2011 Canadian Tour Dates

We Were Refugees

New Canadians Tell Their Stories

Quick Links: Mie Tha’s Story | Palwasha’s Story | Alberto’s Story |

Mie Tha La’s Story: Refugee from Burma

Mie Tha La

Mie Tha La
© MSF Canada, 2010

My name is Mie Tha and I am a member of the Karen ethnic minority. Burma has many human rights violations. Certain ethnic groups like the Karen are persecuted. Forced labour and civil war have forced many Karen to flee to neighbouring countries. In 1994, when I was 17 years old, my family and I walked five days through the jungle to flee to Thailand. We spent 14 years in a Kareni refugee camp along the Thai-Burmese border. There are lots of refugee camps in the rainforest along the border. All are fenced in. Refugees are not allowed to leave the camps – if they do they can be arrested and deported back to Burma.

The provisions we got were mostly from international aid organizations – Canadian or Australian ones, for example. We got staple food, such as rice, oil and salt from them and could raise animals and grow vegetables. We had communal bathing facilities and every family had a clean and neat toilet. The houses were temporary structures, not very solid, and some people got killed when trees fell on them. Some international NGOs, such as MSF, provided us with health care.

The worst part about living in the camp was that our future was uncertain. Nobody knew what was going to happen to us. We all dreamt of going back to Burma but the future looked very bleak. We were also afraid that Burmese troops would come into the camps and attack us. This happened several times and a number of refugees got killed.

Thais are very friendly people but they treated us like second-class citizens. Thailand did not sign the UN convention related to the status of refugees. Because we were not recognized as refugees, we had no freedom to travel, no right to higher education and no right to marry Thai citizens. We were also not allowed to work in the country.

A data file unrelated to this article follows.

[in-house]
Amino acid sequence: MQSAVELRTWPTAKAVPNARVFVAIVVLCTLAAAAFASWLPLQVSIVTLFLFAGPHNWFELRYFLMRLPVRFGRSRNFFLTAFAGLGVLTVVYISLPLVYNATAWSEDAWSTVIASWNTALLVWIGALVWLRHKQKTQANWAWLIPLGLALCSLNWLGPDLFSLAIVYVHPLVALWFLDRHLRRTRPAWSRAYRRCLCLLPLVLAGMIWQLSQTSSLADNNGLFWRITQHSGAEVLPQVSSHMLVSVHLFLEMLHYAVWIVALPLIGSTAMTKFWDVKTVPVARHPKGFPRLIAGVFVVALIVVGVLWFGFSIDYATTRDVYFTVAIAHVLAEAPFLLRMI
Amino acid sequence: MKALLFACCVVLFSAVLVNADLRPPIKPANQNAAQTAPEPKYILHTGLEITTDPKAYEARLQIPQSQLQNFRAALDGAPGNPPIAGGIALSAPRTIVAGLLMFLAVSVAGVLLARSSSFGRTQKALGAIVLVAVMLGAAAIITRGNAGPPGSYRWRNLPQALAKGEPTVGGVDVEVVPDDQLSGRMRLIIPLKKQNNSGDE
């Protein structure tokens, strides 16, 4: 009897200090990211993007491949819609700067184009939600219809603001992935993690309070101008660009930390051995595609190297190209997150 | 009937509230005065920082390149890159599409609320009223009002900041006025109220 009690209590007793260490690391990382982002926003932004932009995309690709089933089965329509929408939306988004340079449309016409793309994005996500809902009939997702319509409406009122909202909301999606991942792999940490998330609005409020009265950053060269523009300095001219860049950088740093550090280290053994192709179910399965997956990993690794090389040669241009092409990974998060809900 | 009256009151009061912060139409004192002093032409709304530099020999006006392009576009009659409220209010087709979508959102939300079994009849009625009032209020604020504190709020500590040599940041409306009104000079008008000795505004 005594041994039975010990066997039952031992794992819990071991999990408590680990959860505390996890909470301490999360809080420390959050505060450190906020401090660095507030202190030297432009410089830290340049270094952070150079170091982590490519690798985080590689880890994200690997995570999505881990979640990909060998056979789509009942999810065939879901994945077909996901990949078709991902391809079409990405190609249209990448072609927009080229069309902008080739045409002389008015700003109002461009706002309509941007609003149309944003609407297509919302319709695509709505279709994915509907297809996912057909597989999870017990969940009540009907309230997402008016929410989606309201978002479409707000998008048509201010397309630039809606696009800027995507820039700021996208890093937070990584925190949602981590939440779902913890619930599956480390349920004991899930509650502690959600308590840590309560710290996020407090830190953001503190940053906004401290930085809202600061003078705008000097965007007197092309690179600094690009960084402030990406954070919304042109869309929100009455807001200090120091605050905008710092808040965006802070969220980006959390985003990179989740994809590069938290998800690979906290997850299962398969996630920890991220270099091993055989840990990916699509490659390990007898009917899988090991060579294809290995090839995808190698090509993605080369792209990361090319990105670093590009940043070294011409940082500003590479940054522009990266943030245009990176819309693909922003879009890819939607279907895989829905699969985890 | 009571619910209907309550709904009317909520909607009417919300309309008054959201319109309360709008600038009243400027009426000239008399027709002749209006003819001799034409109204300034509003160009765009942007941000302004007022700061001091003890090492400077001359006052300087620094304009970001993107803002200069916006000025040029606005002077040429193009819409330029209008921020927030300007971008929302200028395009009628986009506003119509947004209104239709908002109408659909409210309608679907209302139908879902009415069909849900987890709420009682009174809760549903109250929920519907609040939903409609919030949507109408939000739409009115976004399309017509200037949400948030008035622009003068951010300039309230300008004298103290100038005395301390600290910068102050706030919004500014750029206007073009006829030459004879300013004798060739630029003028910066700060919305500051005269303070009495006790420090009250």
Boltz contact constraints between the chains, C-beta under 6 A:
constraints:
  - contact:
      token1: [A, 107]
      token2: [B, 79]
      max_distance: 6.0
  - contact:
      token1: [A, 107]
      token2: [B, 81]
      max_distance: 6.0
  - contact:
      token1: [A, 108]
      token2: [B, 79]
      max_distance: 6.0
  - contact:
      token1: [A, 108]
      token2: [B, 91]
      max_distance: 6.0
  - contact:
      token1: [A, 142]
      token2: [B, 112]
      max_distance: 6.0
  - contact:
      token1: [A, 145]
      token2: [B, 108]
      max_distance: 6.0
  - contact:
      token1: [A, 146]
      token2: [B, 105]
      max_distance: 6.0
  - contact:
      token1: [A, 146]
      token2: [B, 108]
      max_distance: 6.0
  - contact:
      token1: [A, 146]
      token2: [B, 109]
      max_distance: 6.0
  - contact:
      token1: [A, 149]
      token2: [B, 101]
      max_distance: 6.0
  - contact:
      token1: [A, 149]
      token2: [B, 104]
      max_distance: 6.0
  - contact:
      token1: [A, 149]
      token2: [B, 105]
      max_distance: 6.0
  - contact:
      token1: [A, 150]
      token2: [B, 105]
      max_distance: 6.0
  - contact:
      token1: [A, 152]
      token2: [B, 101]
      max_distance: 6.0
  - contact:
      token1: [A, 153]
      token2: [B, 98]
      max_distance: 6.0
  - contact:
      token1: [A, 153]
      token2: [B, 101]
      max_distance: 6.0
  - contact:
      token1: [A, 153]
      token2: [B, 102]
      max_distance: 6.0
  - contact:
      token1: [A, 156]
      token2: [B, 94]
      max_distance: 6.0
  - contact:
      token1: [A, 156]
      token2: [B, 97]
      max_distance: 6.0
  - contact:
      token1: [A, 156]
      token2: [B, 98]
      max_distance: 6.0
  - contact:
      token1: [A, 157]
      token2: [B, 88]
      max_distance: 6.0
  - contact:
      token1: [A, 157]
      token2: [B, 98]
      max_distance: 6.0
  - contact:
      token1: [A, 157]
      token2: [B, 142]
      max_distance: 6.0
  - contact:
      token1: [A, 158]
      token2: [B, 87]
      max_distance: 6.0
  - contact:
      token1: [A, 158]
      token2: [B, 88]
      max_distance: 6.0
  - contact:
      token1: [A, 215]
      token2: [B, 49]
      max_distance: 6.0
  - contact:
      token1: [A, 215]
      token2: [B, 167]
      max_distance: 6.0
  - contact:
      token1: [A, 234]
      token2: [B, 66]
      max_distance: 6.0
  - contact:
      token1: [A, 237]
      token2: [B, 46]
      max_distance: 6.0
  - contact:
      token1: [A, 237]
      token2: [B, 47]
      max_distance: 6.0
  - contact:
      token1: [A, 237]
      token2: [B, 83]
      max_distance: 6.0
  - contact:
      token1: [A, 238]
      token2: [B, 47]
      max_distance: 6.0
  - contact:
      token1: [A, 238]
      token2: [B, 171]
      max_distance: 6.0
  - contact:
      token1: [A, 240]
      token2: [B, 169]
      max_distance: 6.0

A group of Canadian teachers working in Japan came to visit the camp one day and decided to establish a charitable foundation to help us. They offered scholarship programs to the refugees and I applied for it. I was able to study education at a college in the southern Philippines for four years. I met my wife Jocelyn there, a Filipina who was my classmate. After I graduated I returned to the camp and started organizing education programs for the refugees. I realized that Jocelyn would be of great help and invited her to come over. She spent three years as an English teacher in the camp. She was not allowed to live there but she disguised herself as a Karen.

With the help of a scholarship from the World University Service of Canada (WUSC), my younger sister was able to move to Toronto in 2003 to study here. Four years later, the rest of my family was able to resettle to Canada as refugees. My wife Jocelyn was also accepted by the immigration officials.

Like many new immigrants we had adjustment problems at the beginning – for example related to the weather, the culture, to the physical differences of the country. However, we felt very blessed. I still remember what the head of Canadian immigration in Thailand said to us: This is a land of opportunity. And this has been very true for my family. Six months after I arrived here I passed a test with the Ontario Ministry of Attorney Generals to become an accredited court interpreter for the Karen language in Ontario. One year after I arrived I was offered a permanent position by the Jane Finch Community and Family Center in Toronto as host program worker to help young immigrants in Canada. Our son and our baby daughter were both born in Canada.

Palwasha Wadi’s Story: Refugee from Afghanistan


Palwasha Wadi
© MSF Canada, 2010